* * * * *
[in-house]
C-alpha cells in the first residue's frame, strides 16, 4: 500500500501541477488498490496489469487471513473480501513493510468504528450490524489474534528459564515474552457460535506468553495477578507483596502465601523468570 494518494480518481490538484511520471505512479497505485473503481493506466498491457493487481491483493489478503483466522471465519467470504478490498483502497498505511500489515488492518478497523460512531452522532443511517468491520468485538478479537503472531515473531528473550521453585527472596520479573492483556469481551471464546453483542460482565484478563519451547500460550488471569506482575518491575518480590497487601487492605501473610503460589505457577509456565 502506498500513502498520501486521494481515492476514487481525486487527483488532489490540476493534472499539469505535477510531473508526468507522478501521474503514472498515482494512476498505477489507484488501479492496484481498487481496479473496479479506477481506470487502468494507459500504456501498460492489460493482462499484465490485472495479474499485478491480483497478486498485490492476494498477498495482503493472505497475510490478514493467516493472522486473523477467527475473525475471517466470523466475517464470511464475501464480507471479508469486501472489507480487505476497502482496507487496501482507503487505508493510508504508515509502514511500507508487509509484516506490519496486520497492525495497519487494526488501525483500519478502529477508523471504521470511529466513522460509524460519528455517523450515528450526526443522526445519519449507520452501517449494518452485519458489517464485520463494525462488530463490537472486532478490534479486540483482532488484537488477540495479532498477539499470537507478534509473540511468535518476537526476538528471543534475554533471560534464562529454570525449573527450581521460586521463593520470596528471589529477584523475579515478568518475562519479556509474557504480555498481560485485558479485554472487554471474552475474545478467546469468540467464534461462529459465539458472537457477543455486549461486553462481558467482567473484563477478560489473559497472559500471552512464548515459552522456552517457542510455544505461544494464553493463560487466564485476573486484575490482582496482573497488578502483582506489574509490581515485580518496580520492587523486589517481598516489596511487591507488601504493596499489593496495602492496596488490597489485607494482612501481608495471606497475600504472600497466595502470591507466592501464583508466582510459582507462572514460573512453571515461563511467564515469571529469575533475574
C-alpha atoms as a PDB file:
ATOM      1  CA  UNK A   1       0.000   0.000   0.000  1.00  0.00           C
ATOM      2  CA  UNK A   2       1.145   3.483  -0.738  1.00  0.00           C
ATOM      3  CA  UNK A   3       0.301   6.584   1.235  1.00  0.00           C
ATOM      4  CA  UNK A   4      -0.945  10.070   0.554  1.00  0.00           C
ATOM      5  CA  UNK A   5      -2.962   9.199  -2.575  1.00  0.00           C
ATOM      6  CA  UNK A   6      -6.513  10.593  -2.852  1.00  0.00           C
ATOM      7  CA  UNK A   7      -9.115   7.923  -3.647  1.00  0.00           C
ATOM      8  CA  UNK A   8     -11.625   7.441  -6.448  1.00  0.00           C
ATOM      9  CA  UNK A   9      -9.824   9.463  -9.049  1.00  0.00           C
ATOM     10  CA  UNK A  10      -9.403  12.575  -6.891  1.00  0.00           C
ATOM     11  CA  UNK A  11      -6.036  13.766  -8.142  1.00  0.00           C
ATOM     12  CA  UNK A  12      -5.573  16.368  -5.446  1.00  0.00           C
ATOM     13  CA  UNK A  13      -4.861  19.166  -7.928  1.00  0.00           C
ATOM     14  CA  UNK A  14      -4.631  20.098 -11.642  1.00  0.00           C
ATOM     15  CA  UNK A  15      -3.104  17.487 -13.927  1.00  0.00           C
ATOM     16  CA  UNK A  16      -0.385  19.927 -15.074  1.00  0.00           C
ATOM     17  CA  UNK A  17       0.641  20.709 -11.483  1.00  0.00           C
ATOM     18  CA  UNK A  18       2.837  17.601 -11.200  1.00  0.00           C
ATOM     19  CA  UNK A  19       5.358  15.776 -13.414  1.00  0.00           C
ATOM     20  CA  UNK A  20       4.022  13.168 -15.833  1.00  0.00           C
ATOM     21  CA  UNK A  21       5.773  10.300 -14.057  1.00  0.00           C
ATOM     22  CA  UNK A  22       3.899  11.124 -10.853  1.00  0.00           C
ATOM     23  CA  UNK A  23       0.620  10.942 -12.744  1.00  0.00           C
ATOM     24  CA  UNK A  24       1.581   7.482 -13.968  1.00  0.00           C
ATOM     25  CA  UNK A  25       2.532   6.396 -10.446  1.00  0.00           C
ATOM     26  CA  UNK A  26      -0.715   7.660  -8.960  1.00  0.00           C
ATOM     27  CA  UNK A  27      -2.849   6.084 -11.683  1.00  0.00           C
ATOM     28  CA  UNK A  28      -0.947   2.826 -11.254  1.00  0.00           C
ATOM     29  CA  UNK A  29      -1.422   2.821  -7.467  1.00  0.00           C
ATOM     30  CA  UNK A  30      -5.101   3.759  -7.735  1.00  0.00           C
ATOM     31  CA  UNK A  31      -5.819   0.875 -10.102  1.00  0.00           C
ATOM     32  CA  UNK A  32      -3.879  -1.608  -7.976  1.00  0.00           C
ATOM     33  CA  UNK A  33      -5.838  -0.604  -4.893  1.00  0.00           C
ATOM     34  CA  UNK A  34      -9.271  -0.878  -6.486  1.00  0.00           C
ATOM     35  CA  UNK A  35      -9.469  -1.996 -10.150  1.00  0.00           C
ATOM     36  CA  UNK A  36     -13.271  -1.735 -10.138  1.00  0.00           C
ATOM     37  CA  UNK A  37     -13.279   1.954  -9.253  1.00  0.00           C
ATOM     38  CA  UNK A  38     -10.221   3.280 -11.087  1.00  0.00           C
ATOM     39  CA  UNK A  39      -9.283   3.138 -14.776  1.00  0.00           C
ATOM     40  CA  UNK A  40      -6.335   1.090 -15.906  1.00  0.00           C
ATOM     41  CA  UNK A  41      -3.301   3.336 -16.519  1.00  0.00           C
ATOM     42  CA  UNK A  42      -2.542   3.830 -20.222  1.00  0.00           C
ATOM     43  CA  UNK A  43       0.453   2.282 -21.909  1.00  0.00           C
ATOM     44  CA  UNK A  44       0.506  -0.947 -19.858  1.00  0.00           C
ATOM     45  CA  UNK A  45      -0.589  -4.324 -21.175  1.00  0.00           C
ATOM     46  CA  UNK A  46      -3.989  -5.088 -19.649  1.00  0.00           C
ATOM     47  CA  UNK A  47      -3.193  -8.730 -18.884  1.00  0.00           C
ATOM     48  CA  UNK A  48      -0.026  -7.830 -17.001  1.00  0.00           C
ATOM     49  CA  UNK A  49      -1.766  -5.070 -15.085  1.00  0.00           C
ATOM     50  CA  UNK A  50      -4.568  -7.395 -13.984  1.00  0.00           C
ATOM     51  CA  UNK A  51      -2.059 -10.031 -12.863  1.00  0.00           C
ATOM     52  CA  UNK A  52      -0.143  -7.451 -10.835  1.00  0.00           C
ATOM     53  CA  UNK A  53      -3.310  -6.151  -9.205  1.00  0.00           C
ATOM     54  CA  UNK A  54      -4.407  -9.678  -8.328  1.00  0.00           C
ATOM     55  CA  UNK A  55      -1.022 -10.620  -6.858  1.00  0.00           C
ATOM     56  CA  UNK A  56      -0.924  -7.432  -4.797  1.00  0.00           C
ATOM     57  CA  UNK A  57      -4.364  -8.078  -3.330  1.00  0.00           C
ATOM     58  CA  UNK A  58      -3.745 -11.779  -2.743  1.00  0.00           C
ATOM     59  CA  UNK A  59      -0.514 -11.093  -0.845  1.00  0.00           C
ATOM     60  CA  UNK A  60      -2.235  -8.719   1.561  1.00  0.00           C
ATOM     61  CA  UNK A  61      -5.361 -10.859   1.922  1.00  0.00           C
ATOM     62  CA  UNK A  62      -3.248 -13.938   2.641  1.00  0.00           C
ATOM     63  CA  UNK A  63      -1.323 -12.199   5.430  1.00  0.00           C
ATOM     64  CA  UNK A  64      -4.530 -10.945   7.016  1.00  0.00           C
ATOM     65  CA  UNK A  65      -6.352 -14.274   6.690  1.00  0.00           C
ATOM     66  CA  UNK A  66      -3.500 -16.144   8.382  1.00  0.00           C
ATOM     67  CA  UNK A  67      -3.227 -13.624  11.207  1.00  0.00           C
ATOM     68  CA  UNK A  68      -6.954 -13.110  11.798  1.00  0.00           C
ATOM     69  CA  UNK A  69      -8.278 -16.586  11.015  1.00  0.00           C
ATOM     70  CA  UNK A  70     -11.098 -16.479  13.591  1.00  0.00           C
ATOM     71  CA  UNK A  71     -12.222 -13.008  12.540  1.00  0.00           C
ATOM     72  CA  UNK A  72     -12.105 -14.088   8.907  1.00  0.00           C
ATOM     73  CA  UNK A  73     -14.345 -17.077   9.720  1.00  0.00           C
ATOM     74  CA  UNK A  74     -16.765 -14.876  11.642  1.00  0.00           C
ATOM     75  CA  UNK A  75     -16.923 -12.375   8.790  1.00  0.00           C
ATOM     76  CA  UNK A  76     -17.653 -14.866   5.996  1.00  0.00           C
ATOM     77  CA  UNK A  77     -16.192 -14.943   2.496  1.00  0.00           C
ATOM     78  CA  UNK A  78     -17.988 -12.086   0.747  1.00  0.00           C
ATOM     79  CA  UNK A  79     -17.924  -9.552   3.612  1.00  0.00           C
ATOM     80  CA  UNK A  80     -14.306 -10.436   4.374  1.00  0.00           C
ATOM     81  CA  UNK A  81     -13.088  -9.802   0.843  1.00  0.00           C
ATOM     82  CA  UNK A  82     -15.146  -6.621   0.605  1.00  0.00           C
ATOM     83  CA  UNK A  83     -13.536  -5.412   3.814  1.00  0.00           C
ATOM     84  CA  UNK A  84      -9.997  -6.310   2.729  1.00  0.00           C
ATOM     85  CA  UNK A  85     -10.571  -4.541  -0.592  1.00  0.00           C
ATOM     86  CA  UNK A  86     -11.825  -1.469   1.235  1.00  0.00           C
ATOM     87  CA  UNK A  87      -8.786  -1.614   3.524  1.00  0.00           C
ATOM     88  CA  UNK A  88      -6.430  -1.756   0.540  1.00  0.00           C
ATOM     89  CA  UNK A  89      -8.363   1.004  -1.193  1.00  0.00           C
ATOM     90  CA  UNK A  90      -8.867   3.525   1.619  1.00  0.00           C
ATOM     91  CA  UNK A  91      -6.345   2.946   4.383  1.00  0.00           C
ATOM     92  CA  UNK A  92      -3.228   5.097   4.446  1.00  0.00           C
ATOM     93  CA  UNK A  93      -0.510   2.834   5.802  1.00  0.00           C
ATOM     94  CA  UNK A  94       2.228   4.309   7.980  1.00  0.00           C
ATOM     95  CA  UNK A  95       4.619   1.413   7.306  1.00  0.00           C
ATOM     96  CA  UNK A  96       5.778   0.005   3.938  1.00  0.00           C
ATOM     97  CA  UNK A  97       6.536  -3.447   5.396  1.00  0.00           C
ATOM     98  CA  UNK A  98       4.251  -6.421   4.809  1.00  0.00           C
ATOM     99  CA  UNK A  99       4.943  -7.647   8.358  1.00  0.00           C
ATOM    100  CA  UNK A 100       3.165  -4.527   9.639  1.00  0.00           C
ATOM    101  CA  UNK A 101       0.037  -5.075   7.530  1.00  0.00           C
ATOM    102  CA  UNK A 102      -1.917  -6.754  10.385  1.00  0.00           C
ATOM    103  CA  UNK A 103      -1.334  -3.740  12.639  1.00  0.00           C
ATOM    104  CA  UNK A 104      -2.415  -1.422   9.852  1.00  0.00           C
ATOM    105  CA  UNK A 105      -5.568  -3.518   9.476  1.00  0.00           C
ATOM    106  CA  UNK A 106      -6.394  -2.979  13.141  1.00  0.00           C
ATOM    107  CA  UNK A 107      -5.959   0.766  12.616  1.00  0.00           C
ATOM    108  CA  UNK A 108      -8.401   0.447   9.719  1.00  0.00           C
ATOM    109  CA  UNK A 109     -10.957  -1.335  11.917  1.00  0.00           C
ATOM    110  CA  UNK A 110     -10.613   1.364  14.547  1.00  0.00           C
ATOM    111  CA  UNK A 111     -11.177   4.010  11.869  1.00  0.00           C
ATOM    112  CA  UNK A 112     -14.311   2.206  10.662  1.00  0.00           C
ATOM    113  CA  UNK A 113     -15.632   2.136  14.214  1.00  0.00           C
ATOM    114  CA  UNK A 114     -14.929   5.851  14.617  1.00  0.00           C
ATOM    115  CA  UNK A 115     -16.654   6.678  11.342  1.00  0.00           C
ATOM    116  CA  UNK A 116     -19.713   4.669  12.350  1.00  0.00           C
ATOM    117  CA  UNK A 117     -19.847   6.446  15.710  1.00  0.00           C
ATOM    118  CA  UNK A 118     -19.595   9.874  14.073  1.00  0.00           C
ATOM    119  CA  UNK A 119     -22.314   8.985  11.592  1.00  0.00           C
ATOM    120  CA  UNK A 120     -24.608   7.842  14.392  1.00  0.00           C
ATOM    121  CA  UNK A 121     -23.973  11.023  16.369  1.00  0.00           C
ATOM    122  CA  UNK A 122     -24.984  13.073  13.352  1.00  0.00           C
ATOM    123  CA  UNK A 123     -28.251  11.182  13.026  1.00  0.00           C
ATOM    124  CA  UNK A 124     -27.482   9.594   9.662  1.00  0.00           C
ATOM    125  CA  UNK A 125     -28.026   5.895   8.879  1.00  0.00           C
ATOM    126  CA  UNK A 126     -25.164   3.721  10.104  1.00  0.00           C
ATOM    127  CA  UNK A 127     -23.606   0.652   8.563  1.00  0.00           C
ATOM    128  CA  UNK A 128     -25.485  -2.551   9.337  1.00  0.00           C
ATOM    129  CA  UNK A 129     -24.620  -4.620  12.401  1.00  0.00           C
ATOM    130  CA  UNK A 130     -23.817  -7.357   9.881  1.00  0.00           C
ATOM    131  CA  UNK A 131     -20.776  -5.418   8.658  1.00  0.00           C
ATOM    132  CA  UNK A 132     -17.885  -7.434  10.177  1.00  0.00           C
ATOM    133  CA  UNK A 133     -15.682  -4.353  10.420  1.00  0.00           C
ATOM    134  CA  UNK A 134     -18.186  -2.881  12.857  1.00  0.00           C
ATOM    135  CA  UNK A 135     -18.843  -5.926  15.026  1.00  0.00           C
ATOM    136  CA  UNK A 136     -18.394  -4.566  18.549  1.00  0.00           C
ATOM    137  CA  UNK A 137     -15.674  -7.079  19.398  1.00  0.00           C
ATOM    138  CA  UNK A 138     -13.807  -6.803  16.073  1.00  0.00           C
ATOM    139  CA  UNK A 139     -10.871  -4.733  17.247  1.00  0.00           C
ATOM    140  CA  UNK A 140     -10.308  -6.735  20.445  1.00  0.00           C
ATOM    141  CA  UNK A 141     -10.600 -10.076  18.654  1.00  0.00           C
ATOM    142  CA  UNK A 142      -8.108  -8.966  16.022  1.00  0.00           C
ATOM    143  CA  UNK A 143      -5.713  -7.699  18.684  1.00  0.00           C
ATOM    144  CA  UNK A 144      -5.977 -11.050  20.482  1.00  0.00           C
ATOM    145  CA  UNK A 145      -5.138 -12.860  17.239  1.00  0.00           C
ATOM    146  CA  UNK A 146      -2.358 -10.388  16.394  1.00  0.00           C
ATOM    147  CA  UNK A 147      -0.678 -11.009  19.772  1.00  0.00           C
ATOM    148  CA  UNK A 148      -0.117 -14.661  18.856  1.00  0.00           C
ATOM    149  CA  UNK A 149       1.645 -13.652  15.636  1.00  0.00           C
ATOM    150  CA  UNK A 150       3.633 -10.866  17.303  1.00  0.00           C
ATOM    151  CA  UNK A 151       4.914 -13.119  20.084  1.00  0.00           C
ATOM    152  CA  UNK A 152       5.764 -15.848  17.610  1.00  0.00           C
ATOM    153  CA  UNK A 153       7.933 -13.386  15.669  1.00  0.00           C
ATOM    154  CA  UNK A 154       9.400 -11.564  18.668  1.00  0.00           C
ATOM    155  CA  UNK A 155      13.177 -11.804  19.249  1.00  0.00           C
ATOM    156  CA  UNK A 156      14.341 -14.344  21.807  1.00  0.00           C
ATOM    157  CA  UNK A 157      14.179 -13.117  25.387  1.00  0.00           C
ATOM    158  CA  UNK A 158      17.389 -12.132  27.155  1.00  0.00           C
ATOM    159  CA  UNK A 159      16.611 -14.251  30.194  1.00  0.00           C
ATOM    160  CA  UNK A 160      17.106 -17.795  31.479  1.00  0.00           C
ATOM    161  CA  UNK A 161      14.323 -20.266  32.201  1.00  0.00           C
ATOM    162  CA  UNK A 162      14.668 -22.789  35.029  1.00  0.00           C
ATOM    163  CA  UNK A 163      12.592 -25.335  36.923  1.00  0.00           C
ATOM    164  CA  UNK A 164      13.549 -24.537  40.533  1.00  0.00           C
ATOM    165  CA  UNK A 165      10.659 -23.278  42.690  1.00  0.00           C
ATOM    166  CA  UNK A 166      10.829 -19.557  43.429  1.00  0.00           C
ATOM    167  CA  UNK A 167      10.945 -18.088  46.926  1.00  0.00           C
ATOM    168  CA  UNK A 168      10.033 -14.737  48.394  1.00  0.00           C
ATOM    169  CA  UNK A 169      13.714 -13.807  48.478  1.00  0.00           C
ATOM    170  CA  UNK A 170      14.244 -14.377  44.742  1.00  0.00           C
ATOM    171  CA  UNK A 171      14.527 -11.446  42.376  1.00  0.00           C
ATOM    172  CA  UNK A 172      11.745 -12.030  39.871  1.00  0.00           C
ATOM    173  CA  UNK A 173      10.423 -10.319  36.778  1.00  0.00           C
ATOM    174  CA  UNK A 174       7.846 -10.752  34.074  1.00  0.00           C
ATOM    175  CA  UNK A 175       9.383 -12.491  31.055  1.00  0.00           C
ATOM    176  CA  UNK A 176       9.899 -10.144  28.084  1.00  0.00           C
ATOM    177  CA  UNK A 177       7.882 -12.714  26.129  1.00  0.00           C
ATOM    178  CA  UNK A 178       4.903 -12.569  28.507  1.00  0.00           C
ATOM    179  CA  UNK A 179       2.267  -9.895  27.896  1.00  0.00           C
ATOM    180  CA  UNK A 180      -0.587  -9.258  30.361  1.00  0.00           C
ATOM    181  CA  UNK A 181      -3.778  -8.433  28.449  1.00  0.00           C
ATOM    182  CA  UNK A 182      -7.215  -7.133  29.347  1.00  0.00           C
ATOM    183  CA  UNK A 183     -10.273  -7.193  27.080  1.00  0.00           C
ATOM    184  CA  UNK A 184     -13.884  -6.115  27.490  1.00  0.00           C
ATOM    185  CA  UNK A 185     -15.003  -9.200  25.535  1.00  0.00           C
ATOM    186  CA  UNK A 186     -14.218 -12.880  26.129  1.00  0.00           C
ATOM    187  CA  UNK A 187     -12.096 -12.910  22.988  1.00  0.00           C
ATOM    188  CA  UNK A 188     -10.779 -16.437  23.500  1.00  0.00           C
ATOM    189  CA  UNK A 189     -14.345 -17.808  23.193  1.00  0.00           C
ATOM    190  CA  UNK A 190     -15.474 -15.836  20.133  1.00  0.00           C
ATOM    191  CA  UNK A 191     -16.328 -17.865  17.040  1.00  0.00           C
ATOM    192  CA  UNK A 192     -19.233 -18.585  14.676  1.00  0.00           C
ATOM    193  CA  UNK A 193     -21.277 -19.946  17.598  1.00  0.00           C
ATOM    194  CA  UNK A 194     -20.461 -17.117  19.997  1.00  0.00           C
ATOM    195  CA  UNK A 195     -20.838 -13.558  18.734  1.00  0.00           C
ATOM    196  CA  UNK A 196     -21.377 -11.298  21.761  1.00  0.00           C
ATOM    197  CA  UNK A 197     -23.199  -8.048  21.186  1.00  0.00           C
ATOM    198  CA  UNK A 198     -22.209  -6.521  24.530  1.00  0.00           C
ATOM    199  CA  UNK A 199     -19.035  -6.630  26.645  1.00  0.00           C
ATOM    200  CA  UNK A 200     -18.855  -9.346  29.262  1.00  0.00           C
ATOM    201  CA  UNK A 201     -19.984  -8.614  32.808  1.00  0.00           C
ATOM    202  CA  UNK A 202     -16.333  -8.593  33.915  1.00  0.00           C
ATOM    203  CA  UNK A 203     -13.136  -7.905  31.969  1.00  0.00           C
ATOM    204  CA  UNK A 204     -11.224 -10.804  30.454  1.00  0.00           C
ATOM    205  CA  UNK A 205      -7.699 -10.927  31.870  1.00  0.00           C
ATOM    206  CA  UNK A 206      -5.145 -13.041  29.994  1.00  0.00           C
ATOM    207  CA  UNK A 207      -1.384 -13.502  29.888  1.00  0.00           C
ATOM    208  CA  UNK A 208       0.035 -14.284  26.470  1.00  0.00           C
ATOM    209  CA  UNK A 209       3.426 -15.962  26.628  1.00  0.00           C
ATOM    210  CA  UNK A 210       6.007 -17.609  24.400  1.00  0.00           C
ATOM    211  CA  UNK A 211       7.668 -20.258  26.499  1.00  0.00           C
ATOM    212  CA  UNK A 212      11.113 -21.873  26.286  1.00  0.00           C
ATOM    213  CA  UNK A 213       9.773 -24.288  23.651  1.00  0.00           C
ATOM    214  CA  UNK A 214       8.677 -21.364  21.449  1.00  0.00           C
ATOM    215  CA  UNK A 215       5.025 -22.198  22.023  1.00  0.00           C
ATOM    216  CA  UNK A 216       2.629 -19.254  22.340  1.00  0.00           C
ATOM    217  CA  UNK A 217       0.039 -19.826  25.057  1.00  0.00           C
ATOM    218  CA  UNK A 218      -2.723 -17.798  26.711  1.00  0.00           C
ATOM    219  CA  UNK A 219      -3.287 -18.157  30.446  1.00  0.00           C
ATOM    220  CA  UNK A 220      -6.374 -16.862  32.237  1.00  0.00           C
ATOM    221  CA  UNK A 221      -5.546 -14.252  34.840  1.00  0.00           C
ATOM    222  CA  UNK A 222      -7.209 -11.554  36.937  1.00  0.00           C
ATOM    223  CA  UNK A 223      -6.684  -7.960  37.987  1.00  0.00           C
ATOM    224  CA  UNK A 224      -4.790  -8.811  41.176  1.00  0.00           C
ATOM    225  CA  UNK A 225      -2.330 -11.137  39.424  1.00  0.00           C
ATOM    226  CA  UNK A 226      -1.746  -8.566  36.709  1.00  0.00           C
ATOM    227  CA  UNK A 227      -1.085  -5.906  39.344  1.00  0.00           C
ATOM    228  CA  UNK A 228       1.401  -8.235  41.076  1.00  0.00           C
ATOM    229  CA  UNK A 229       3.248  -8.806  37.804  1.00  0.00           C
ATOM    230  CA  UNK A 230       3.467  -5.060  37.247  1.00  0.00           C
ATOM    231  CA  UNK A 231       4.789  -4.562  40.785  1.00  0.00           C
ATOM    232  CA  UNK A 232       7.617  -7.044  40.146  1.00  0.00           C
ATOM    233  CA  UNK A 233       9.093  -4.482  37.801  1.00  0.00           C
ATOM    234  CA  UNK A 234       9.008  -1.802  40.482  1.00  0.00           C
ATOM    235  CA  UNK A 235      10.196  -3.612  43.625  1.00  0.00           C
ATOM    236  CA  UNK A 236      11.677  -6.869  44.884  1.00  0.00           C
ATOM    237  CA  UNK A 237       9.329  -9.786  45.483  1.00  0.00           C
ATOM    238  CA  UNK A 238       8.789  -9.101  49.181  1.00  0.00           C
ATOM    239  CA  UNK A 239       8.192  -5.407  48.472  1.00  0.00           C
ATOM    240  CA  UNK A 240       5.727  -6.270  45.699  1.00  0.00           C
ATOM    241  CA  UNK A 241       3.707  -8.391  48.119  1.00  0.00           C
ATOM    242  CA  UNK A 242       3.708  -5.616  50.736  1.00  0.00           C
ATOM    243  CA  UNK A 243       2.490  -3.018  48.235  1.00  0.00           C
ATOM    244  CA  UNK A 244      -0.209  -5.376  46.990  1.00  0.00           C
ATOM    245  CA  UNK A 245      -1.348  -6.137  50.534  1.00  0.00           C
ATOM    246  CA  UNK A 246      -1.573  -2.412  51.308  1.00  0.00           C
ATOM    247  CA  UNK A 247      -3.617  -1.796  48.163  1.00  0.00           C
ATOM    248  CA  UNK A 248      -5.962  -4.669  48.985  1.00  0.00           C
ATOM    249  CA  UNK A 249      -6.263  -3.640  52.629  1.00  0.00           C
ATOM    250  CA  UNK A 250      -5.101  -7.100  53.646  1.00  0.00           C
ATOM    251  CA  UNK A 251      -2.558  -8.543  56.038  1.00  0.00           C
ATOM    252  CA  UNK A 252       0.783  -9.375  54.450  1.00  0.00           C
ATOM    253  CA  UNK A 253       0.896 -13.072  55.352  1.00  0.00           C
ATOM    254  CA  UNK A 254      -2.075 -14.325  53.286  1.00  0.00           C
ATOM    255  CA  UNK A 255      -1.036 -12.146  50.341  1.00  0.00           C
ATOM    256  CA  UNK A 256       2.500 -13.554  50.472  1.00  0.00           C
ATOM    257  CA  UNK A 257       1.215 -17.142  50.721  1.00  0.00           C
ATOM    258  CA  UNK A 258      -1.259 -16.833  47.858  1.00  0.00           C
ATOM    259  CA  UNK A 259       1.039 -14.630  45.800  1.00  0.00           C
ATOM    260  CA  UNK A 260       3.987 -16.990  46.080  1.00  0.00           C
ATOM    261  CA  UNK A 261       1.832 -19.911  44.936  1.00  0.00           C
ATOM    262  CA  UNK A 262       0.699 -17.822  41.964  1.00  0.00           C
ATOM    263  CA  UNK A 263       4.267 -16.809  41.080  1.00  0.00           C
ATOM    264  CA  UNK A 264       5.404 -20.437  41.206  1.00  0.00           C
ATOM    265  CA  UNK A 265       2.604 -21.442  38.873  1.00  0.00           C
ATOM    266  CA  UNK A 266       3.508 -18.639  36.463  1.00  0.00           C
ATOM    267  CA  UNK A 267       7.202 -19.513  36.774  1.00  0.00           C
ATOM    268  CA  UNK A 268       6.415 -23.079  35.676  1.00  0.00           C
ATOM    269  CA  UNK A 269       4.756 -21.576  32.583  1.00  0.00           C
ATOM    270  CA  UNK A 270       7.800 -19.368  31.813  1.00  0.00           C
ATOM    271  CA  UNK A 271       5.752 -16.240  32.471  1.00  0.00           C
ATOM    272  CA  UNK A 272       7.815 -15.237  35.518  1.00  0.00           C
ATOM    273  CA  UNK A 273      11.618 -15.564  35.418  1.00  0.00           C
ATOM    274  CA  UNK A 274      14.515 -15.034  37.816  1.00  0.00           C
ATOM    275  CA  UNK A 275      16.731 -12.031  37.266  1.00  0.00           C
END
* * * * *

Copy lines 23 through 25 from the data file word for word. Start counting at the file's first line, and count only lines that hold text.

ATOM     20  CA  UNK A  20       4.022  13.168 -15.833  1.00  0.00           C
ATOM     21  CA  UNK A  21       5.773  10.300 -14.057  1.00  0.00           C
ATOM     22  CA  UNK A  22       3.899  11.124 -10.853  1.00  0.00           C